Zachary Carter - 1 month ago 17

Java Question

I have a graph data structure, that I copied from this article - http://www.dreamincode.net/forums/topic/377473-graph-data-structure-tutorial/

And I'd like to implement the BFS algorithm on it. I'm not entirely sure how - most articles I see / read about the algorithm use simpler data structures. This data structure stores a hash map of vertices with their string representation as keys, and then also stores a hashmap of edges, using integers as keys.

Here's an example of the problem I run into when trying to implement a BFS example I found -

`public void bfs(Vertex rootNode){`

Queue q = new LinkedList();

q.add(rootNode);

rootNode.visited=true;

while(!q.isEmpty()){

Vertex n = (Vertex)q.poll();

System.out.print(n.toString() + " ");

for(Vertex adj : n.getNeighbors()){ -- Here's my problem. Get neighbors doesn't return a list of verts, it returns a list of edges.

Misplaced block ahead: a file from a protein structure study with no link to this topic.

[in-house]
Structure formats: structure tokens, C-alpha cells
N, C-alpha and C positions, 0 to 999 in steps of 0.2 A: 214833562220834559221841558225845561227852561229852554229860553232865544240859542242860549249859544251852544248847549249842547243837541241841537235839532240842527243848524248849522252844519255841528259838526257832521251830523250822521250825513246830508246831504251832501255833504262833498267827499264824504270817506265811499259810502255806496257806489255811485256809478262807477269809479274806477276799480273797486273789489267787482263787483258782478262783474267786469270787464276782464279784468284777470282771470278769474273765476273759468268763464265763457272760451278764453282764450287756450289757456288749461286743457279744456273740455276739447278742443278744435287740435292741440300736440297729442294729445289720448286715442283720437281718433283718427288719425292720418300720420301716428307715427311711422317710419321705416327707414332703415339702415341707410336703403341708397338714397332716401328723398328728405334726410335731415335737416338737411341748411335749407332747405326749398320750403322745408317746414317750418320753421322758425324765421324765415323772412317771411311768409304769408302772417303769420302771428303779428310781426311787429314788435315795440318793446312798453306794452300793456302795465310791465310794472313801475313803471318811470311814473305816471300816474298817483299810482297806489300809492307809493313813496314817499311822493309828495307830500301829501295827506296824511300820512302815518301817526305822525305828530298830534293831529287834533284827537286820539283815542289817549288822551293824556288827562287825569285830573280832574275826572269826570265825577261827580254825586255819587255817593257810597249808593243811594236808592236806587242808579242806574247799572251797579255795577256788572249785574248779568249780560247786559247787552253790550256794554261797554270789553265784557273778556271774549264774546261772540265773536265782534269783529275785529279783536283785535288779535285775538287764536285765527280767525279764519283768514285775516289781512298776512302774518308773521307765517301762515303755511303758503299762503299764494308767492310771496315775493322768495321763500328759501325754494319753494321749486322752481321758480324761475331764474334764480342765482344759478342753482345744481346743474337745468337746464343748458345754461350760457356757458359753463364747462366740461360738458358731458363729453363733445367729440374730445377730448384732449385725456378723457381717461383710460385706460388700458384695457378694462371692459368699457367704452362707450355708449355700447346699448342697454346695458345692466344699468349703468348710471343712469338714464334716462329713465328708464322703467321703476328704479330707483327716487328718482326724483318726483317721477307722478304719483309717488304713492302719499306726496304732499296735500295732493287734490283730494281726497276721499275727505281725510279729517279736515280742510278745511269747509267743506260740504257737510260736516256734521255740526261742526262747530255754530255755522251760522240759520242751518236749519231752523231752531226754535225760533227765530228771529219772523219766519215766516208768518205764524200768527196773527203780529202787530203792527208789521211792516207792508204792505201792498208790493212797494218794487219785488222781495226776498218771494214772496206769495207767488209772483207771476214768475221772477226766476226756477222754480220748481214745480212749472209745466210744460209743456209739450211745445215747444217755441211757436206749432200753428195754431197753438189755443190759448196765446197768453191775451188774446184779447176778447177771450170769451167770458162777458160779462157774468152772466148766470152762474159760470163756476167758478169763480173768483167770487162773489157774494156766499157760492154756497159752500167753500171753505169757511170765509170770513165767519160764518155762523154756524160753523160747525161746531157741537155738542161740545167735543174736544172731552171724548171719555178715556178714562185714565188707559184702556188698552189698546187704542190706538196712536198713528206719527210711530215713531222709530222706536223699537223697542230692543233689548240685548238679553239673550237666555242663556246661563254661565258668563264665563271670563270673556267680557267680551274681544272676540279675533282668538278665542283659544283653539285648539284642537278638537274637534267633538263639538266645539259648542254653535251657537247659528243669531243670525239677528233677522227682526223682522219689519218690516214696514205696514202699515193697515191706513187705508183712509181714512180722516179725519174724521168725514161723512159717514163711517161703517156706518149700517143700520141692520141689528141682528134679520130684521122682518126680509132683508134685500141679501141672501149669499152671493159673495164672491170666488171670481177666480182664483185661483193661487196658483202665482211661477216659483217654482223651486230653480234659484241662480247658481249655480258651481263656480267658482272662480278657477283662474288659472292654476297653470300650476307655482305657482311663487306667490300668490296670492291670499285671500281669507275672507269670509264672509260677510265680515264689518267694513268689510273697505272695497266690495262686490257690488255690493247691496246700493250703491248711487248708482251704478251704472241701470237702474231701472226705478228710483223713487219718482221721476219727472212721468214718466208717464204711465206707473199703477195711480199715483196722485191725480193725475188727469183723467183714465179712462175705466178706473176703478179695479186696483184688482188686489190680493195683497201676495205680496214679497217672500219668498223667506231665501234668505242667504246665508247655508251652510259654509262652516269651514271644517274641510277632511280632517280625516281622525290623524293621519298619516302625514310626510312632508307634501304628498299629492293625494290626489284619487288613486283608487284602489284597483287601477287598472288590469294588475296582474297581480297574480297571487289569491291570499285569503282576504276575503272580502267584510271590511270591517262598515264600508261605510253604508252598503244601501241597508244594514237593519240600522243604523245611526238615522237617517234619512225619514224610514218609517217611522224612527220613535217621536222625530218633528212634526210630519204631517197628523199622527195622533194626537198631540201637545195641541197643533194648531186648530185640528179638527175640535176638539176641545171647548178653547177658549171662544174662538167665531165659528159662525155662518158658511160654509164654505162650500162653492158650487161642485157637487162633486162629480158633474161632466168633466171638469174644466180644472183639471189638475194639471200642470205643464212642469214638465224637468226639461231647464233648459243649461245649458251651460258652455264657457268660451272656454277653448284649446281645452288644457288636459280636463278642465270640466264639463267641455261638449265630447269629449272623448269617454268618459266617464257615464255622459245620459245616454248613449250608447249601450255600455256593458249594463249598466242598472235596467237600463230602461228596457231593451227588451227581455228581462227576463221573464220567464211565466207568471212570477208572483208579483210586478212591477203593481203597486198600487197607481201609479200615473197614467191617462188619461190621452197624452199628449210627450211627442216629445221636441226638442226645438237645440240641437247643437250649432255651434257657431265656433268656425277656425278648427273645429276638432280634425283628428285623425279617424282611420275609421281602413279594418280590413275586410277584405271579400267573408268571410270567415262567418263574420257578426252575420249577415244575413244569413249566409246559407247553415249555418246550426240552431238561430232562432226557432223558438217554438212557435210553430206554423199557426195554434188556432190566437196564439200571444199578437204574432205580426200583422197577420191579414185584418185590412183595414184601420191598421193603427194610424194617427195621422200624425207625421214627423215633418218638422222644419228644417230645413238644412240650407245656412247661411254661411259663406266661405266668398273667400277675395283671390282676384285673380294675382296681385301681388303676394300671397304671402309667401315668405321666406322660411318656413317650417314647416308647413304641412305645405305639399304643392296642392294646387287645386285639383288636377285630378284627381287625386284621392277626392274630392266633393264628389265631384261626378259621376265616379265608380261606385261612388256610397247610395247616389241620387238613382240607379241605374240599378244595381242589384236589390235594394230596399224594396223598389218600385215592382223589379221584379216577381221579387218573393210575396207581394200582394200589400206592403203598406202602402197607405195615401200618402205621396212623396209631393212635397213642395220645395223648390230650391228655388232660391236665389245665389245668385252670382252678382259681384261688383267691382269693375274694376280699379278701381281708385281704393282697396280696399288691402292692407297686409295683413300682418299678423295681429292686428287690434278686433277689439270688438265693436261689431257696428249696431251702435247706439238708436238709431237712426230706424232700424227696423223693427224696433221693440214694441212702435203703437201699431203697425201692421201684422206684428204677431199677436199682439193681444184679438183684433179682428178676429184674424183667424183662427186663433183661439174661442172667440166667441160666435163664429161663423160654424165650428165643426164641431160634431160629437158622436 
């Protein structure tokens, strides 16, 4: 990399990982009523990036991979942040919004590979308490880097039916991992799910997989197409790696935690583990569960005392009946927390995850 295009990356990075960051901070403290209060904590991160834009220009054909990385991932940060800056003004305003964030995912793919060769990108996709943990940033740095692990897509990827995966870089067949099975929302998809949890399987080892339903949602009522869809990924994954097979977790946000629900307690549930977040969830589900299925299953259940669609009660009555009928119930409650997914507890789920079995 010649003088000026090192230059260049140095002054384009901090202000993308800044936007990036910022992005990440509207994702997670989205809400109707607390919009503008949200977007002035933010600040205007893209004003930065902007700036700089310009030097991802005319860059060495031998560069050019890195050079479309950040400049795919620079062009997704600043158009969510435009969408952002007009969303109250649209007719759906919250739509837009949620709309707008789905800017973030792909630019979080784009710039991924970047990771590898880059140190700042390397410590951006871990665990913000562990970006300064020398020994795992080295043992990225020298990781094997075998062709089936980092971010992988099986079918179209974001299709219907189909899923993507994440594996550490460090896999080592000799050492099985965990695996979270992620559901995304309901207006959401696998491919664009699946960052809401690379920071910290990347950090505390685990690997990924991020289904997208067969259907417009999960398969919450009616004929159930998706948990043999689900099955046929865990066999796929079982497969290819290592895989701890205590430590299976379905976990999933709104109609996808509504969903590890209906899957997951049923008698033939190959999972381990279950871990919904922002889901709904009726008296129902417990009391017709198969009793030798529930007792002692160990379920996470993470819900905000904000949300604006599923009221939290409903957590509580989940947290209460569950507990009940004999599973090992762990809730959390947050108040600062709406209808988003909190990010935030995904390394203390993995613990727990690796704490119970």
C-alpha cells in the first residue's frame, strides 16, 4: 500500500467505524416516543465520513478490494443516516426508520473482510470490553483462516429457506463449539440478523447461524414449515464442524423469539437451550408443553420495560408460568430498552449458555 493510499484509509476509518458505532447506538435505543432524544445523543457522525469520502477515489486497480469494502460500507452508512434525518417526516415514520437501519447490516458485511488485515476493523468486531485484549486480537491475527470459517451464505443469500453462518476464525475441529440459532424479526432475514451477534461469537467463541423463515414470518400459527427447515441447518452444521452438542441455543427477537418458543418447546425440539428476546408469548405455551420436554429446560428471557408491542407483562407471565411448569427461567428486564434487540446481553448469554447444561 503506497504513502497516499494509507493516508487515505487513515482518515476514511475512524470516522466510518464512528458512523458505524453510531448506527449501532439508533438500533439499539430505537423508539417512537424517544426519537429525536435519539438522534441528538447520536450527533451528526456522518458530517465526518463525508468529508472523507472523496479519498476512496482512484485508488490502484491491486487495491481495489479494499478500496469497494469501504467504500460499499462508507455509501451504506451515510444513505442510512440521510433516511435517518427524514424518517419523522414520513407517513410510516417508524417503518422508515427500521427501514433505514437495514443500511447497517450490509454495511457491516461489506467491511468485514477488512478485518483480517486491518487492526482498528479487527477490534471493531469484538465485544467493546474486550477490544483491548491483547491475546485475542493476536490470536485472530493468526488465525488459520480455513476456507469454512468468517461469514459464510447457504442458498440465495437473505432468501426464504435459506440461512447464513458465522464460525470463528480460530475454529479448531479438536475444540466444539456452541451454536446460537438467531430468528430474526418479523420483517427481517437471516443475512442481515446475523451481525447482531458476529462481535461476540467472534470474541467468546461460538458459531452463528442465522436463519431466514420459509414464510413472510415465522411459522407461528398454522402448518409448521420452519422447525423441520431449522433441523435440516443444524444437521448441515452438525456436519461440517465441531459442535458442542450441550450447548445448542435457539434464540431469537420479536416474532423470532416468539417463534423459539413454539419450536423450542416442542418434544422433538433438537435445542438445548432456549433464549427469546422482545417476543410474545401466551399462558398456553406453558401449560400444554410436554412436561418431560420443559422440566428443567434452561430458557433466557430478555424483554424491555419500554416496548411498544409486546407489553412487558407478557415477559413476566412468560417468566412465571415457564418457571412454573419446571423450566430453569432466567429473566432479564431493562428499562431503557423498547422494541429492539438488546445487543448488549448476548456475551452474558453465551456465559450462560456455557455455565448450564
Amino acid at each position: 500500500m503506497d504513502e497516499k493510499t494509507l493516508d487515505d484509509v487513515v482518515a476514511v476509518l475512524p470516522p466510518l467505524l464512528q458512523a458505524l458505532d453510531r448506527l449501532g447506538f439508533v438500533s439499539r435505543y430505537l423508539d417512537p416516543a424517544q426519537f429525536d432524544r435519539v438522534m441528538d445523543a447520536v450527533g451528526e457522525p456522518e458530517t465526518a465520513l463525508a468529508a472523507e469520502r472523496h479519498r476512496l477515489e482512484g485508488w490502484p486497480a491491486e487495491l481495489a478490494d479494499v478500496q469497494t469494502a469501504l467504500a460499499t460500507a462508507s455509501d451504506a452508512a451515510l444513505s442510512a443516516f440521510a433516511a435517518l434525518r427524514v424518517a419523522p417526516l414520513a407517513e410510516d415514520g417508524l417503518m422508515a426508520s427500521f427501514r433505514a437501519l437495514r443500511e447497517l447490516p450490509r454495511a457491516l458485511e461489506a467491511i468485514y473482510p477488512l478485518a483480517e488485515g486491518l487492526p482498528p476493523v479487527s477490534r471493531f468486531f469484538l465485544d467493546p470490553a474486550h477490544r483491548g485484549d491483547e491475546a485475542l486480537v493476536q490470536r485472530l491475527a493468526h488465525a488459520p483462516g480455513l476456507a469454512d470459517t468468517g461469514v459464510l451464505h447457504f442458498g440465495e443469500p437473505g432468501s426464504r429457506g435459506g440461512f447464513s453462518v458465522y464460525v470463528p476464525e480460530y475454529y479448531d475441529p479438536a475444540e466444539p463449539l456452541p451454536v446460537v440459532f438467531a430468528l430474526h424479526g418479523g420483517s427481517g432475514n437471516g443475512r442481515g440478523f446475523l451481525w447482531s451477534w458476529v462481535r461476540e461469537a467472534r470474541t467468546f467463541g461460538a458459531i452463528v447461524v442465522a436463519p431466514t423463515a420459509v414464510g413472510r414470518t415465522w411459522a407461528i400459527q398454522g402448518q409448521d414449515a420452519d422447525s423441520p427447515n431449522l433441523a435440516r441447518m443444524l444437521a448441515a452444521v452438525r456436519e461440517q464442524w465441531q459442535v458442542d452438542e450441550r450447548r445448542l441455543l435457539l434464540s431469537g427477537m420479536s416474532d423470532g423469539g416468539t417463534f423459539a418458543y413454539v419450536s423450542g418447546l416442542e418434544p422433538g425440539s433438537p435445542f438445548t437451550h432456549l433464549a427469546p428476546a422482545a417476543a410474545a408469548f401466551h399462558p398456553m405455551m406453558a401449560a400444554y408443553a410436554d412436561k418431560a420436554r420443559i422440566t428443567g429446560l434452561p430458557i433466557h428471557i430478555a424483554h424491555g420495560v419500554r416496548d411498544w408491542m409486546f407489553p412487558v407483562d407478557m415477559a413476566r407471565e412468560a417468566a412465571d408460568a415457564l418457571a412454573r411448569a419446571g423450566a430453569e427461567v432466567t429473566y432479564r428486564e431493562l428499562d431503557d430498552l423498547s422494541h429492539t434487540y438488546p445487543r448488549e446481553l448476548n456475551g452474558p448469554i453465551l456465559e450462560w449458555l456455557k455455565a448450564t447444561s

if(!adj.visited){

adj.visited=true;

q.add(adj);

}

}

}

}

Do I need to call getNeighbors and then iterate over each unique vertex in the neighborhood?

Thank you.

Answer

You do need to call `getNeighbors`

and iterate over each edge (hence each vertex).

```
public void bfs(Vertex rootNode){
Queue q = new LinkedList();
q.add(rootNode);
rootNode.visited=true;
while(!q.isEmpty()){
Vertex n = (Vertex)q.poll();
System.out.print(n.toString() + " ");
for(Edge edge : n.getNeighbors()){
Vertex adj = edge.getNeighbor(n);
if(!adj.visited){
adj.visited=true;
q.add(adj);
}
}
}
}
```

Source (Stackoverflow)

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